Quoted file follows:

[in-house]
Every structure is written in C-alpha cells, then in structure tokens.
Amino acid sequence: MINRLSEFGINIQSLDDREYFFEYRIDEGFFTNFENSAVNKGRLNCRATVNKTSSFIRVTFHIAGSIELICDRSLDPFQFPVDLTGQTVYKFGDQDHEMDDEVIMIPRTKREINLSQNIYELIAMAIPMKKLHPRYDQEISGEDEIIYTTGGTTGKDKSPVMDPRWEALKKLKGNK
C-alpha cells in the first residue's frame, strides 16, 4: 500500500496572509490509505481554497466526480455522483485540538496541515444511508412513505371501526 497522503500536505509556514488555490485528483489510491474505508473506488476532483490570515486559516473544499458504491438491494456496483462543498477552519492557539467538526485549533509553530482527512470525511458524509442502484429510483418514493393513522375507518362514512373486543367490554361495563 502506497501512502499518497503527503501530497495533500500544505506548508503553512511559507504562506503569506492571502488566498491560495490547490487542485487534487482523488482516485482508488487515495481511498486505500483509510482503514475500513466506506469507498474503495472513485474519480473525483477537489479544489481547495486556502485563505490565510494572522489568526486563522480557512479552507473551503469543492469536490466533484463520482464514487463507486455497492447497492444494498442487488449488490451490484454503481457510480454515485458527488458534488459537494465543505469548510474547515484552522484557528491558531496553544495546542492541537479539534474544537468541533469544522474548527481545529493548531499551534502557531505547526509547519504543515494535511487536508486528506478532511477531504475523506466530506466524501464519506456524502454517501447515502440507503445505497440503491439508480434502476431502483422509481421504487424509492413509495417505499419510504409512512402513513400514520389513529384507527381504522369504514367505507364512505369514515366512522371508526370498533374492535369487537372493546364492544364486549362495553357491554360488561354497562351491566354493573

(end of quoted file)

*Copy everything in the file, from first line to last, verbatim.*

[in-house]
Every structure is written in C-alpha cells, then in structure tokens.
Amino acid sequence: MINRLSEFGINIQSLDDREYFFEYRIDEGFFTNFENSAVNKGRLNCRATVNKTSSFIRVTFHIAGSIELICDRSLDPFQFPVDLTGQTVYKFGDQDHEMDDEVIMIPRTKREINLSQNIYELIAMAIPMKKLHPRYDQEISGEDEIIYTTGGTTGKDKSPVMDPRWEALKKLKGNK
C-alpha cells in the first residue's frame, strides 16, 4: 500500500496572509490509505481554497466526480455522483485540538496541515444511508412513505371501526 497522503500536505509556514488555490485528483489510491474505508473506488476532483490570515486559516473544499458504491438491494456496483462543498477552519492557539467538526485549533509553530482527512470525511458524509442502484429510483418514493393513522375507518362514512373486543367490554361495563 502506497501512502499518497503527503501530497495533500500544505506548508503553512511559507504562506503569506492571502488566498491560495490547490487542485487534487482523488482516485482508488487515495481511498486505500483509510482503514475500513466506506469507498474503495472513485474519480473525483477537489479544489481547495486556502485563505490565510494572522489568526486563522480557512479552507473551503469543492469536490466533484463520482464514487463507486455497492447497492444494498442487488449488490451490484454503481457510480454515485458527488458534488459537494465543505469548510474547515484552522484557528491558531496553544495546542492541537479539534474544537468541533469544522474548527481545529493548531499551534502557531505547526509547519504543515494535511487536508486528506478532511477531504475523506466530506466524501464519506456524502454517501447515502440507503445505497440503491439508480434502476431502483422509481421504487424509492413509495417505499419510504409512512402513513400514520389513529384507527381504522369504514367505507364512505369514515366512522371508526370498533374492535369487537372493546364492544364486549362495553357491554360488561354497562351491566354493573